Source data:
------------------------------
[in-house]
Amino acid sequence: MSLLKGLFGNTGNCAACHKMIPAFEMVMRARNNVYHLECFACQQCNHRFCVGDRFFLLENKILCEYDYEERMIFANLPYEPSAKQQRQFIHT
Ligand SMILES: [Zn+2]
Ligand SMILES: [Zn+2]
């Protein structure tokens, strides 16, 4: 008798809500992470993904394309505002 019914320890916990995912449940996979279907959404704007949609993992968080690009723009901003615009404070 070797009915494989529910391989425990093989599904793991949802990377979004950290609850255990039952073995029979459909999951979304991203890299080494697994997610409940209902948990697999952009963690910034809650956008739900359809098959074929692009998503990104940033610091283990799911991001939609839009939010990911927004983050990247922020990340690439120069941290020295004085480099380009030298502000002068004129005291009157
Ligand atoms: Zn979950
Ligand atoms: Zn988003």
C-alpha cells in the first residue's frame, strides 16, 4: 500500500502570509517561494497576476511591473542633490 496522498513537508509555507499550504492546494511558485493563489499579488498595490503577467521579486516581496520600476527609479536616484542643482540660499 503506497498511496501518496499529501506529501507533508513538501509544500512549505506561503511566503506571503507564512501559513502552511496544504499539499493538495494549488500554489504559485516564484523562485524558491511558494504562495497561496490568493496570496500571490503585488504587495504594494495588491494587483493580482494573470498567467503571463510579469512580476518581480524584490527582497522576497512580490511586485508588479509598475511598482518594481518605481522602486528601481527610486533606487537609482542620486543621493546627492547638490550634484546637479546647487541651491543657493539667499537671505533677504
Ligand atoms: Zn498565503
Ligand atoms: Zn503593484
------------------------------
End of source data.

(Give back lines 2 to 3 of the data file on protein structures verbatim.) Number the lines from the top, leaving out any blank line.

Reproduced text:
Amino acid sequence: MSLLKGLFGNTGNCAACHKMIPAFEMVMRARNNVYHLECFACQQCNHRFCVGDRFFLLENKILCEYDYEERMIFANLPYEPSAKQQRQFIHT
Ligand SMILES: [Zn+2]